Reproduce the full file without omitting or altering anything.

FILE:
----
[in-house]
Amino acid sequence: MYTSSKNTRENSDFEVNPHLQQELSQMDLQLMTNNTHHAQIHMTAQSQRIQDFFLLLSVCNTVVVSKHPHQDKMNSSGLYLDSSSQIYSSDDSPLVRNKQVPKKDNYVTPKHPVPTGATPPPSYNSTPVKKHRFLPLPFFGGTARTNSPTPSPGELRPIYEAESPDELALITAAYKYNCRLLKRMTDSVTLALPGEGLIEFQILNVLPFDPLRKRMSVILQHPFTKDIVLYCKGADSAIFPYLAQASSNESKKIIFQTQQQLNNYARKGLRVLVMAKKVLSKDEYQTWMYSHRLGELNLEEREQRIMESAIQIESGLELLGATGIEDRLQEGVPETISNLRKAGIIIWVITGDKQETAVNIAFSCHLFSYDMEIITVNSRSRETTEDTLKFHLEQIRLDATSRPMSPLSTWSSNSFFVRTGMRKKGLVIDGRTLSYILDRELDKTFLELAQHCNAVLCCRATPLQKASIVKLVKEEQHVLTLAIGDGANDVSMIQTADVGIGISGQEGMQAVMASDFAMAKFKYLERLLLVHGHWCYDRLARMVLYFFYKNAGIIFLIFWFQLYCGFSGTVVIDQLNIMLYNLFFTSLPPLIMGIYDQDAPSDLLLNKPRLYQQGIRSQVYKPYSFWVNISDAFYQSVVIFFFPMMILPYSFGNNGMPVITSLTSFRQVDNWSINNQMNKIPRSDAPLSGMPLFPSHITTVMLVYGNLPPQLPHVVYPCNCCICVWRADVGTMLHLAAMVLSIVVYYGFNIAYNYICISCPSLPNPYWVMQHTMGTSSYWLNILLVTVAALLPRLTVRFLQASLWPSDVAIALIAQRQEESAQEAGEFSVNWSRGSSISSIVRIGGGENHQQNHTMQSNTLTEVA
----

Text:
[in-house]
Amino acid sequence: MYTSSKNTRENSDFEVNPHLQQELSQMDLQLMTNNTHHAQIHMTAQSQRIQDFFLLLSVCNTVVVSKHPHQDKMNSSGLYLDSSSQIYSSDDSPLVRNKQVPKKDNYVTPKHPVPTGATPPPSYNSTPVKKHRFLPLPFFGGTARTNSPTPSPGELRPIYEAESPDELALITAAYKYNCRLLKRMTDSVTLALPGEGLIEFQILNVLPFDPLRKRMSVILQHPFTKDIVLYCKGADSAIFPYLAQASSNESKKIIFQTQQQLNNYARKGLRVLVMAKKVLSKDEYQTWMYSHRLGELNLEEREQRIMESAIQIESGLELLGATGIEDRLQEGVPETISNLRKAGIIIWVITGDKQETAVNIAFSCHLFSYDMEIITVNSRSRETTEDTLKFHLEQIRLDATSRPMSPLSTWSSNSFFVRTGMRKKGLVIDGRTLSYILDRELDKTFLELAQHCNAVLCCRATPLQKASIVKLVKEEQHVLTLAIGDGANDVSMIQTADVGIGISGQEGMQAVMASDFAMAKFKYLERLLLVHGHWCYDRLARMVLYFFYKNAGIIFLIFWFQLYCGFSGTVVIDQLNIMLYNLFFTSLPPLIMGIYDQDAPSDLLLNKPRLYQQGIRSQVYKPYSFWVNISDAFYQSVVIFFFPMMILPYSFGNNGMPVITSLTSFRQVDNWSINNQMNKIPRSDAPLSGMPLFPSHITTVMLVYGNLPPQLPHVVYPCNCCICVWRADVGTMLHLAAMVLSIVVYYGFNIAYNYICISCPSLPNPYWVMQHTMGTSSYWLNILLVTVAALLPRLTVRFLQASLWPSDVAIALIAQRQEESAQEAGEFSVNWSRGSSISSIVRIGGGENHQQNHTMQSNTLTEVA